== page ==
Sony has spoken on the subject of 'jailbreaking' a PlayStation 3 console without the aid of legal documents for the first time, issuing a warning to users that they risk being banned if they install third-party software.
Despite protestations from many in the community - including George Hotz, who first released a custom firmware for the console and who is now being sued by Sony for his troubles - that the use of third-party software on a console they personally own is not inherently wrong, Sony is going all-out to put the genie back into the bottle.
Lawsuits against those who mention the cracked private key that allows third-party software to be signed haven't worked - instead triggering the so-called 'Striesand Effect' - and neither have technological measures against the jailbreakers - in fact, they just seem to have made things worse.
The company now thinks it's come up with a solution to its woes: as the original crack allegedly came about due to Sony removing the Other OS functionality from the console, it's going to try the same trick again - removing core functionality from consoles that have third-party code installed.
Sony's first official statement on the matter can be read below:
"Unauthorized circumvention devices for the PlayStation 3 system have been recently released by hackers. These devices permit the use of unauthorized or pirated software. Use of such devices or software violates the terms of the “System Software License Agreement for the PlayStation 3 System” and the “Terms of Services and User Agreement” for the PlayStation Network/Qriocity and its Community Code of Conduct provisions. Violation of the System Software Licence Agreement for the PlayStation 3 System invalidates the consumer guarantee for that system. In addition, copying or playing pirated software is a violation of International Copyright Laws. Consumers using circumvention devices or running unauthorized or pirated software will have access to the PlayStation Network and access to Qriocity services through PlayStation 3 system terminated permanently.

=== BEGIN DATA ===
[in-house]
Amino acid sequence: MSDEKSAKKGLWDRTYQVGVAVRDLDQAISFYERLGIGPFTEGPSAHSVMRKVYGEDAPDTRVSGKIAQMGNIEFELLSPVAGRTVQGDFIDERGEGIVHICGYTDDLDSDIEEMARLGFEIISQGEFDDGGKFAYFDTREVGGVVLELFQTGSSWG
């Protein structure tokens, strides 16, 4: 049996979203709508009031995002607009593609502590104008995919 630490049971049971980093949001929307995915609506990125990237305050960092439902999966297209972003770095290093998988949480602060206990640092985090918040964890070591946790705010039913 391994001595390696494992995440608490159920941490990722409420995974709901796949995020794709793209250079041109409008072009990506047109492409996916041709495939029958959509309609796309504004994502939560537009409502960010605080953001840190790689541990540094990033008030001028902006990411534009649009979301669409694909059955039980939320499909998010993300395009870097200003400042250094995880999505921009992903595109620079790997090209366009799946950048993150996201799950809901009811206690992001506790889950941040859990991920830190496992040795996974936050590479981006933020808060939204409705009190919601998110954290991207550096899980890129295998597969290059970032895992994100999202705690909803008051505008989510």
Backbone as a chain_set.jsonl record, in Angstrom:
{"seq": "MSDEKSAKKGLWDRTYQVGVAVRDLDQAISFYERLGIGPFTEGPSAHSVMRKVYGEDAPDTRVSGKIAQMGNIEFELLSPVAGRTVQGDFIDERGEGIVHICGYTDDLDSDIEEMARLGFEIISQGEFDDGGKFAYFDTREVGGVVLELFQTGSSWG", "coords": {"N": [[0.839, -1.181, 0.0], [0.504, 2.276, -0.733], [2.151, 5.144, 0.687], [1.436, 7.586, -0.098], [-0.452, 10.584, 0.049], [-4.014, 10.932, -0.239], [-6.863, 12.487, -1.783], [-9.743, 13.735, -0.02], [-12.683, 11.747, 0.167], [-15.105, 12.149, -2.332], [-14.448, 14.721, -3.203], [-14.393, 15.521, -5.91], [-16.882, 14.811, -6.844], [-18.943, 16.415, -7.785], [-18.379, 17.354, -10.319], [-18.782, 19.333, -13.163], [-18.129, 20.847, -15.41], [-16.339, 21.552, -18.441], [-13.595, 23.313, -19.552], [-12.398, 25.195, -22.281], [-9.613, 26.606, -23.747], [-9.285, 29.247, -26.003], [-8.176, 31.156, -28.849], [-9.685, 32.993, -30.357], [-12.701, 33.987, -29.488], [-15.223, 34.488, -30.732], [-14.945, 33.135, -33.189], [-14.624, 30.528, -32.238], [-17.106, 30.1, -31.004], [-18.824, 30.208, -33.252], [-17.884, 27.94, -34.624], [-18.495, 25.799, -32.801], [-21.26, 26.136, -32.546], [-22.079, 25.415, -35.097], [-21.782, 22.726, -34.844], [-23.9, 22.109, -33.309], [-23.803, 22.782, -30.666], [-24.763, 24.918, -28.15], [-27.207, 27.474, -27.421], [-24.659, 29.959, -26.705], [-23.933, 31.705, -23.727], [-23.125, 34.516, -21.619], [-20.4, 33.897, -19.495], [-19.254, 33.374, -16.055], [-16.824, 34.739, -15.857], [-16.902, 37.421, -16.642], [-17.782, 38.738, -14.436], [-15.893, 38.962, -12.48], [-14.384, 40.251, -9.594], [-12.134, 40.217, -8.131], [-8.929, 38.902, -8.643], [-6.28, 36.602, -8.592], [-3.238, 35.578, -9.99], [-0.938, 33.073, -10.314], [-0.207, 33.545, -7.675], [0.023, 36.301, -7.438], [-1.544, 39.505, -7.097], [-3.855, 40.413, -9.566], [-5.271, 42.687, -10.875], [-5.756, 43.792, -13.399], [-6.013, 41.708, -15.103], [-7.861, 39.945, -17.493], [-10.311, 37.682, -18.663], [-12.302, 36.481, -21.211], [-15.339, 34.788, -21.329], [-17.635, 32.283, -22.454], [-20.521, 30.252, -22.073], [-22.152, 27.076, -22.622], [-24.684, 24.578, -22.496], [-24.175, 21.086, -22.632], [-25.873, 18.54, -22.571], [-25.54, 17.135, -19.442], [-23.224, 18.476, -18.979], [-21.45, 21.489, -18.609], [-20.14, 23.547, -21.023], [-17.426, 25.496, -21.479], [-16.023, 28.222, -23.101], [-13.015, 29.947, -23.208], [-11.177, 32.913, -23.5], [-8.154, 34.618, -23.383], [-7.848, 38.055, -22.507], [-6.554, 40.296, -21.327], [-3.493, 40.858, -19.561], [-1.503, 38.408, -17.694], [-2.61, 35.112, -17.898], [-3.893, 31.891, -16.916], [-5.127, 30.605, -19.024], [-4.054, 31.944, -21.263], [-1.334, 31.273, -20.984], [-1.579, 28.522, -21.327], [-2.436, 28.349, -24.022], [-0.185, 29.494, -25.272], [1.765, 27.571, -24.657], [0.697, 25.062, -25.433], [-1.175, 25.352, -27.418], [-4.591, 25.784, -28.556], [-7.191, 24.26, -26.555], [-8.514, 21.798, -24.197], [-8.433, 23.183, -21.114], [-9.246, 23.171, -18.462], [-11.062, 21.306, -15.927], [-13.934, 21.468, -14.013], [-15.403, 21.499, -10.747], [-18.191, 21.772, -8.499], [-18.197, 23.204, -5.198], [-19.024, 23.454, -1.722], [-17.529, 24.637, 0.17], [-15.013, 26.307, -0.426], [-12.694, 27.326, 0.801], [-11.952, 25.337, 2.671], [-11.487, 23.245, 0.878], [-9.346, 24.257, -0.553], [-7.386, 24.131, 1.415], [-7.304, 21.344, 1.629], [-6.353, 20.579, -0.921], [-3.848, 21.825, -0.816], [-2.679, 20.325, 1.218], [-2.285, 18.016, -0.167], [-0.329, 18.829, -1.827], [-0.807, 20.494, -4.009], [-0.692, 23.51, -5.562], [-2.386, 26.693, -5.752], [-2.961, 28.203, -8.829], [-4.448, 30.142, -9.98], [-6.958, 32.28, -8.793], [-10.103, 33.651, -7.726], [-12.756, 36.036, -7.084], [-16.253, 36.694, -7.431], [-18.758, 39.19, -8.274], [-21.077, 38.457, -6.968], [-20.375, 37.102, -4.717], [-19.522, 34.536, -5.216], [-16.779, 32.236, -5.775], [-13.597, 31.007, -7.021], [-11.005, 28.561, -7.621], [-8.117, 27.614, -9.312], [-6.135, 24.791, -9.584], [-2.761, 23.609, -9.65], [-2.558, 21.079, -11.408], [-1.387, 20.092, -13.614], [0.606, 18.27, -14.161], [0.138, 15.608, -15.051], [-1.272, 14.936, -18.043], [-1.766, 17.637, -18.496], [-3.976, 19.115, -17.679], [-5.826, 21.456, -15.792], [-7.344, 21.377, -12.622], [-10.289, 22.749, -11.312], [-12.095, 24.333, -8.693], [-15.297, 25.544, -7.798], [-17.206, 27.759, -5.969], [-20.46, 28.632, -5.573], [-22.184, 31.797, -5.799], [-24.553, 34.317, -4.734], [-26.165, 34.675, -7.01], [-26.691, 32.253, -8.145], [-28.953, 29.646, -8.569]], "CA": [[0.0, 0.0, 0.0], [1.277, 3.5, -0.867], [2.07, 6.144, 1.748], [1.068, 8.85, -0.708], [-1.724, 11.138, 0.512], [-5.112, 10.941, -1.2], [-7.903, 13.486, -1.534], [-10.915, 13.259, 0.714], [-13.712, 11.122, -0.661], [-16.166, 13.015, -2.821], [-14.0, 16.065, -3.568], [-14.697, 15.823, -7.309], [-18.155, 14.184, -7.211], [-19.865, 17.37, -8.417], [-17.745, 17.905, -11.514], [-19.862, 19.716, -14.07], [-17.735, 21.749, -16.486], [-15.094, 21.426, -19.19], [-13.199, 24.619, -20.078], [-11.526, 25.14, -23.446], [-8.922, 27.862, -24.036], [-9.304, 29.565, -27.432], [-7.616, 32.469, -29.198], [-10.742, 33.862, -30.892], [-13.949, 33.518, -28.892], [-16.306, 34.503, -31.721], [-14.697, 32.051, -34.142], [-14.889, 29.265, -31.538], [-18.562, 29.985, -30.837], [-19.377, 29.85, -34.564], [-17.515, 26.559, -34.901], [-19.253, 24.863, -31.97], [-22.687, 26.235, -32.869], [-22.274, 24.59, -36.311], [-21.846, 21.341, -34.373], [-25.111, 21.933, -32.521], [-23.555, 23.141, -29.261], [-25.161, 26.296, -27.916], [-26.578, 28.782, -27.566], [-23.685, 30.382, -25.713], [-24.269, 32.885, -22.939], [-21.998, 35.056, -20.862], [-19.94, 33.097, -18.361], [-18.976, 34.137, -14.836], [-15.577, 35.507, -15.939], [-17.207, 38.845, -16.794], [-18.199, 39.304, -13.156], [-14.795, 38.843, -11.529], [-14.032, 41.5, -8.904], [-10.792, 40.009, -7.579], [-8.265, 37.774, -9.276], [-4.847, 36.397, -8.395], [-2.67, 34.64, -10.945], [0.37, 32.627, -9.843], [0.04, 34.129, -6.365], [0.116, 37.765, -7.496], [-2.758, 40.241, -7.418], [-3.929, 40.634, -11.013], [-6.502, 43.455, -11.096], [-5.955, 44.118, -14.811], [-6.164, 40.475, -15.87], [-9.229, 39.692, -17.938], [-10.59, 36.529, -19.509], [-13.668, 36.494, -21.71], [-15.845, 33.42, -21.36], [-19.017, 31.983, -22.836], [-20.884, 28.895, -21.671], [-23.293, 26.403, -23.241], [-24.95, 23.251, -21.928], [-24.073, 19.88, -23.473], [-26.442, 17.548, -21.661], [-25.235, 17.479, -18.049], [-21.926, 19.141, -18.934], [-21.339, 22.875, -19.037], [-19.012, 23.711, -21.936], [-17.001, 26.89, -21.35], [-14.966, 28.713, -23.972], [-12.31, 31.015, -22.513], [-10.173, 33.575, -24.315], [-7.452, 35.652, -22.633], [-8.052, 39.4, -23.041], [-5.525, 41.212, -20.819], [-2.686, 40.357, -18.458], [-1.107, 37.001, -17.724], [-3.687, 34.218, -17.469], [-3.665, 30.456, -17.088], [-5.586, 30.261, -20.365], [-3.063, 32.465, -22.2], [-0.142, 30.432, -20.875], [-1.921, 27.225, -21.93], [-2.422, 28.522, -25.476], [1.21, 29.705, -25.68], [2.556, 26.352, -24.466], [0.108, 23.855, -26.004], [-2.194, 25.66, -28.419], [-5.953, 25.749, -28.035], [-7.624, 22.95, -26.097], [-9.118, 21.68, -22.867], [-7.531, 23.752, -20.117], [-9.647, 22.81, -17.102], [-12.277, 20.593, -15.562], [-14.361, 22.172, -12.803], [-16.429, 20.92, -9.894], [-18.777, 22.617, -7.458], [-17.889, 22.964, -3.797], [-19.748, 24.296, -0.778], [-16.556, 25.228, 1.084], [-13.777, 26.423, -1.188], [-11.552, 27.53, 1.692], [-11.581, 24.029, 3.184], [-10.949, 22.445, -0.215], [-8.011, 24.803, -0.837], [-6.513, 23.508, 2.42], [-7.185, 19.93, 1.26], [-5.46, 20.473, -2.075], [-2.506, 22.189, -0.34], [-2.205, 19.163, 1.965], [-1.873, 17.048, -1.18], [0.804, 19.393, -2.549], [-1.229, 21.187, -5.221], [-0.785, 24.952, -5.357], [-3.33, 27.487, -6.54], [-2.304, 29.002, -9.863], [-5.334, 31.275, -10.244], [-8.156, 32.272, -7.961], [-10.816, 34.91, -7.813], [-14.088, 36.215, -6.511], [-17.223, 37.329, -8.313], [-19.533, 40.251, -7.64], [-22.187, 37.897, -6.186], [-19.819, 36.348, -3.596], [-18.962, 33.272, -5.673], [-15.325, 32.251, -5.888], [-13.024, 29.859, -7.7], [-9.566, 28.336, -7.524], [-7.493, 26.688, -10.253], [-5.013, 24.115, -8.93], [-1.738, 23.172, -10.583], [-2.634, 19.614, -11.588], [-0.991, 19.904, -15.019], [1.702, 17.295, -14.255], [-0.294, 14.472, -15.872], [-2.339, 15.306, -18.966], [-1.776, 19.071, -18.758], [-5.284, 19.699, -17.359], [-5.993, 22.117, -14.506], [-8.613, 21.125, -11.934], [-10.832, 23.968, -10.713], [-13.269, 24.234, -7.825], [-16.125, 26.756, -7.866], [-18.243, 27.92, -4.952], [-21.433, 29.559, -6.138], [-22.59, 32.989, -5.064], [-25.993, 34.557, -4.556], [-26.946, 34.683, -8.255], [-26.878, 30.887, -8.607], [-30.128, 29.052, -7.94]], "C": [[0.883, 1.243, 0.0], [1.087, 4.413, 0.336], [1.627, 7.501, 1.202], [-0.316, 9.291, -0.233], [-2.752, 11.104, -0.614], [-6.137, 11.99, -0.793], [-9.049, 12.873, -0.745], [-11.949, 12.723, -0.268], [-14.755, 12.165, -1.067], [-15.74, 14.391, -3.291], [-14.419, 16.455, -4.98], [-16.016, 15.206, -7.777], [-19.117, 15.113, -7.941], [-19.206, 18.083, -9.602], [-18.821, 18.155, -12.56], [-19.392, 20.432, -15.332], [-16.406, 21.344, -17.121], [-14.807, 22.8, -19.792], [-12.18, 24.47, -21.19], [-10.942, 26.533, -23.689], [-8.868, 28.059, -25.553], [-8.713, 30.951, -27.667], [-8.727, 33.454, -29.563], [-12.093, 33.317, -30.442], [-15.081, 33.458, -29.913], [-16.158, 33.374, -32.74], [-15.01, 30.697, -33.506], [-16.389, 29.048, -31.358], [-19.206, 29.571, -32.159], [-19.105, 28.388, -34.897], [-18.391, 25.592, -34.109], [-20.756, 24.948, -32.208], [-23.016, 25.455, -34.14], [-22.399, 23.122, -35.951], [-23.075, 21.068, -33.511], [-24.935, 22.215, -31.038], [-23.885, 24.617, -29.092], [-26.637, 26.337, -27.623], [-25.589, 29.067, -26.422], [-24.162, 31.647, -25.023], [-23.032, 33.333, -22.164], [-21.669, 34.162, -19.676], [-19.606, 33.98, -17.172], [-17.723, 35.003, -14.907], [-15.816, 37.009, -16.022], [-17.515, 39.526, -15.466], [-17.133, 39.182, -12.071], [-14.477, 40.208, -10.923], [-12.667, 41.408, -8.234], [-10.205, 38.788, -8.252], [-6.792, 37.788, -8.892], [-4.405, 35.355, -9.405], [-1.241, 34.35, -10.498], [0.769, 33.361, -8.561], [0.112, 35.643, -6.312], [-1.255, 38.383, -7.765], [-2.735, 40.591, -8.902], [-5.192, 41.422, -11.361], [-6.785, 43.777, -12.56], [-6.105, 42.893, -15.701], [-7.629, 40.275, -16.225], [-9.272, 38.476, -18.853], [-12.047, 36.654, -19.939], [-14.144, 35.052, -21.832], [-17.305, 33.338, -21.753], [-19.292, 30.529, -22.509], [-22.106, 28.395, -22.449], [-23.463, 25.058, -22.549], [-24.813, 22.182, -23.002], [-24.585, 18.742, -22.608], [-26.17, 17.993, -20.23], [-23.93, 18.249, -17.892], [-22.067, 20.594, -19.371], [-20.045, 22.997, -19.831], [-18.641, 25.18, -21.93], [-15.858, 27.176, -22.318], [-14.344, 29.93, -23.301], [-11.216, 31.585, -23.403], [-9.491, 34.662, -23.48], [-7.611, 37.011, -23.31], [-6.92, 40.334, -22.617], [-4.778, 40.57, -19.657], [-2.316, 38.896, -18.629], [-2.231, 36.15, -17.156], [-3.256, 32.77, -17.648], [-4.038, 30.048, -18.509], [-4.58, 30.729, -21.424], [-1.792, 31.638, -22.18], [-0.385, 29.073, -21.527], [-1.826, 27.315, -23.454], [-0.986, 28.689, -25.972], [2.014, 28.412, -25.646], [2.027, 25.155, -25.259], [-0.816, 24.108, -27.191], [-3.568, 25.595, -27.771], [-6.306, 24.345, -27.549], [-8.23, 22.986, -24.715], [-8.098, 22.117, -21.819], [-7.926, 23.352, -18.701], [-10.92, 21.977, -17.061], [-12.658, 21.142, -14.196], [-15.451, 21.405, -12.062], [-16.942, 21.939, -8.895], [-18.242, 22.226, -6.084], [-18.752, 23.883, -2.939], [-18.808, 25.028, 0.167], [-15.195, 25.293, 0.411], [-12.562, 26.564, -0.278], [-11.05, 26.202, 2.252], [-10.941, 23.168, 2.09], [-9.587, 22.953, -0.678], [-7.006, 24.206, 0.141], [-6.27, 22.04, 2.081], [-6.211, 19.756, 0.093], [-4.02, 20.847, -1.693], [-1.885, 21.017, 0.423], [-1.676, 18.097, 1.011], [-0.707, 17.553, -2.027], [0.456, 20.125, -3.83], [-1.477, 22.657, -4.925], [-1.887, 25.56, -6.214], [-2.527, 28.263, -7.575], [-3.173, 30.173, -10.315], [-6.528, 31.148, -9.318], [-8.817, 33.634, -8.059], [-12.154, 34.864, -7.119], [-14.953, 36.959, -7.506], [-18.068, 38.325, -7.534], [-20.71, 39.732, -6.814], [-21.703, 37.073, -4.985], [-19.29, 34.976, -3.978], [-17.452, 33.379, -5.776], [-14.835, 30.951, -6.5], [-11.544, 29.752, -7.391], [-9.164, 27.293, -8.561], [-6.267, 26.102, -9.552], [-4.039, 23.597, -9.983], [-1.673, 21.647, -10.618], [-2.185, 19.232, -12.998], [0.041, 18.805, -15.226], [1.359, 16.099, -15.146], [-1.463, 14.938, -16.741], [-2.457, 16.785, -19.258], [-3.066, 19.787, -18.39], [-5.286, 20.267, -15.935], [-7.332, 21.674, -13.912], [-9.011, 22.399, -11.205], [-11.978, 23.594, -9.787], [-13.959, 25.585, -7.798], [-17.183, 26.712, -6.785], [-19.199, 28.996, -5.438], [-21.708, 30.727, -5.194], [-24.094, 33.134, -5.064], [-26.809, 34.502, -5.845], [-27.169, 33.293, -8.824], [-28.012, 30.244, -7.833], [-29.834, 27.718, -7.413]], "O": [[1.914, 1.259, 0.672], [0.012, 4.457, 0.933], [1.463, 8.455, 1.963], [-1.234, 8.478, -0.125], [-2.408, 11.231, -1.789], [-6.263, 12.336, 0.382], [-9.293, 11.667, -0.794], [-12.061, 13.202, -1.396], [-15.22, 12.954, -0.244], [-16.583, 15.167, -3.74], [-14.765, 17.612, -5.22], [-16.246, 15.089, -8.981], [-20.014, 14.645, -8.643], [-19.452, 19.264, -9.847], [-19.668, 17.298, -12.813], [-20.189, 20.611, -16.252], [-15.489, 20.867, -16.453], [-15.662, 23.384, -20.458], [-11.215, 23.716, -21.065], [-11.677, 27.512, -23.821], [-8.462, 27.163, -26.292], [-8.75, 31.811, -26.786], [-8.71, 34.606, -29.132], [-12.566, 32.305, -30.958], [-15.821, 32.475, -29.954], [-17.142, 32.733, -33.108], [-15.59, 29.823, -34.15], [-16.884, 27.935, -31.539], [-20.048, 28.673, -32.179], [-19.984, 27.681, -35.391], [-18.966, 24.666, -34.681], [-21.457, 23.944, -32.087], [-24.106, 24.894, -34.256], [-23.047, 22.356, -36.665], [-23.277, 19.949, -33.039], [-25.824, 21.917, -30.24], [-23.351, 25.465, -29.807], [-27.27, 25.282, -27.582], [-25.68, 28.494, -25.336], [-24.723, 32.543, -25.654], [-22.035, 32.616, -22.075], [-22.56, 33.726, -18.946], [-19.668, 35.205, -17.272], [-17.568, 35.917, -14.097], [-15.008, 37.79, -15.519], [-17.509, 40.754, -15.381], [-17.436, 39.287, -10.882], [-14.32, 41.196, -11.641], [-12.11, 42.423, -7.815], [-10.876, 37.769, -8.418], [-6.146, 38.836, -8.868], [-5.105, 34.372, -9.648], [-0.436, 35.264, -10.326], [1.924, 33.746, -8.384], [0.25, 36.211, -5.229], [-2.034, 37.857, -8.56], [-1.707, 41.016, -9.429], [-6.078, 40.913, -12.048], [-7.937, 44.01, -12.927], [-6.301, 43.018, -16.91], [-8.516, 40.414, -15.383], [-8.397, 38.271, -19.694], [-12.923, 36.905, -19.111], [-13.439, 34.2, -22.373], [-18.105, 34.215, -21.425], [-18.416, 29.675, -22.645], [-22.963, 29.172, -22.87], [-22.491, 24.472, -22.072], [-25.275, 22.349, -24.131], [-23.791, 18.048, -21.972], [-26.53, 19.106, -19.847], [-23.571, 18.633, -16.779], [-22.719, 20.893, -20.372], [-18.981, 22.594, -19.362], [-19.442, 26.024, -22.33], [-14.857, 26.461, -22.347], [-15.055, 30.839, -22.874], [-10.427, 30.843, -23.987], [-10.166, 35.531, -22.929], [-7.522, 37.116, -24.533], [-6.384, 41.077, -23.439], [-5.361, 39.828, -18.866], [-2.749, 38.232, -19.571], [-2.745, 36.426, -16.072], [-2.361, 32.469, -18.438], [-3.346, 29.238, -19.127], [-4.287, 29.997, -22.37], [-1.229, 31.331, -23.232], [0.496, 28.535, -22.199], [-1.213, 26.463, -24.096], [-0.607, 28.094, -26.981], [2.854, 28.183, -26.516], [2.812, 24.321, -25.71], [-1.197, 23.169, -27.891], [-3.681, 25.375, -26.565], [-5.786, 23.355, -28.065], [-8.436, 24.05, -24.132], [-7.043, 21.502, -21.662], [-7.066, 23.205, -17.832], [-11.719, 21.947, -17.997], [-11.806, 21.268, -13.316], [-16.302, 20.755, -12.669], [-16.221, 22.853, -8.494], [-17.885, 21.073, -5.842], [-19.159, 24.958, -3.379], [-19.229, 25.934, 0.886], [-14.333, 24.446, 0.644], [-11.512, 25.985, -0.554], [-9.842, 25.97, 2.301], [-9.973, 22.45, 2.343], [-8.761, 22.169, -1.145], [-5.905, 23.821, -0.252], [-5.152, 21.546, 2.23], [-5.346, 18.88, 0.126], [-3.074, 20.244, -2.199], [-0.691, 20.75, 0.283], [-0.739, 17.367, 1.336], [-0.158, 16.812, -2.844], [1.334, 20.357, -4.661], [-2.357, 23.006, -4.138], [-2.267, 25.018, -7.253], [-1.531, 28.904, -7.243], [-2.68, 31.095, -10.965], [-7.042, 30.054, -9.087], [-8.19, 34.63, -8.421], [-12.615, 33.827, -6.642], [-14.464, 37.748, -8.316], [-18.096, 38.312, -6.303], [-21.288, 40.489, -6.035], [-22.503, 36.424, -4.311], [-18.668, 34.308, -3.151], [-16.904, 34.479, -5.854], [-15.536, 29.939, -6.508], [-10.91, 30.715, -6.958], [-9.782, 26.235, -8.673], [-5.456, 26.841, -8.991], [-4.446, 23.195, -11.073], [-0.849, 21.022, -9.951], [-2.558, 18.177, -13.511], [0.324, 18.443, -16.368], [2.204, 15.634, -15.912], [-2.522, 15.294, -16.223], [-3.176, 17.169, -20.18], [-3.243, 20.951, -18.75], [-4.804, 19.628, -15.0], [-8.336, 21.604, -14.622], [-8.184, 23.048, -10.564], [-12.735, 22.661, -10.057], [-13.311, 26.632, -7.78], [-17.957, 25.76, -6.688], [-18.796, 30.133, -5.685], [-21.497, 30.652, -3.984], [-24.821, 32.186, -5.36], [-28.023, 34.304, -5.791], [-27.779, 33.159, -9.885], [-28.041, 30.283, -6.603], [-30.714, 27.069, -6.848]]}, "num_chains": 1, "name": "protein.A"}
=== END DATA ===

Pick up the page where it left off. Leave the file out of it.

"To avoid this, consumers must immediately cease use and remove all circumvention devices and delete all unauthorized or pirated software from their PlayStation 3 systems.
"Circumvention devices and game piracy damage our industry and can potentially injure the online experience for you, our loyal PlayStation customers, via hacks and cheats," explained Sony's social media manager Jeff Rubenstien. "By identifying PlayStation 3 systems that breach our guidelines and terminating their ability to connect to PlayStation Network, we are protecting our business and preserving the honest gameplay experiences that you expect and deserve.
"Rest assured, this message does not apply to the overwhelming majority of our users who enjoy the world of entertainment PlayStation 3 has to offer without breaching the guidelines detailed above, and we urge you to continue doing so without fear."
The move will likely anger the growing community of hackers and tinkerers who believe that, once the console has been purchased, it should be theirs to do with as they please. While there's no denying that Sony has a right to defend itself against piracy, punishing those who seek only to restore missing functionality is likely to end badly.